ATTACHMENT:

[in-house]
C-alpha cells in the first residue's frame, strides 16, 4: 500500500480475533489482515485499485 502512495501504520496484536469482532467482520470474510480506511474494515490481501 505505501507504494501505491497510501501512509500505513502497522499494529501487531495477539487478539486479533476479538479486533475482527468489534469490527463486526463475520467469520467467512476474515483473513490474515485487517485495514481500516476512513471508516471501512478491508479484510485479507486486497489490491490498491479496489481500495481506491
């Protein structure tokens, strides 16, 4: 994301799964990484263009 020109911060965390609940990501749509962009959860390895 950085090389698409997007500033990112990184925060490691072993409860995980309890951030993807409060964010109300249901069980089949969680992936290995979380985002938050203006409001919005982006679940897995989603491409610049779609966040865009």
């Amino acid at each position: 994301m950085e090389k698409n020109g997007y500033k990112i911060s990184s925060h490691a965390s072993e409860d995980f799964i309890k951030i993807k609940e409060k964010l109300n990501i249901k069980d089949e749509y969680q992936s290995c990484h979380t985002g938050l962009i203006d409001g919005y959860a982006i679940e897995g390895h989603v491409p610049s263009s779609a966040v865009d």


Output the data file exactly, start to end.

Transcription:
[in-house]
C-alpha cells in the first residue's frame, strides 16, 4: 500500500480475533489482515485499485 502512495501504520496484536469482532467482520470474510480506511474494515490481501 505505501507504494501505491497510501501512509500505513502497522499494529501487531495477539487478539486479533476479538479486533475482527468489534469490527463486526463475520467469520467467512476474515483473513490474515485487517485495514481500516476512513471508516471501512478491508479484510485479507486486497489490491490498491479496489481500495481506491
């Protein structure tokens, strides 16, 4: 994301799964990484263009 020109911060965390609940990501749509962009959860390895 950085090389698409997007500033990112990184925060490691072993409860995980309890951030993807409060964010109300249901069980089949969680992936290995979380985002938050203006409001919005982006679940897995989603491409610049779609966040865009």
């Amino acid at each position: 994301m950085e090389k698409n020109g997007y500033k990112i911060s990184s925060h490691a965390s072993e409860d995980f799964i309890k951030i993807k609940e409060k964010l109300n990501i249901k069980d089949e749509y969680q992936s290995c990484h979380t985002g938050l962009i203006d409001g919005y959860a982006i679940e897995g390895h989603v491409p610049s263009s779609a966040v865009d």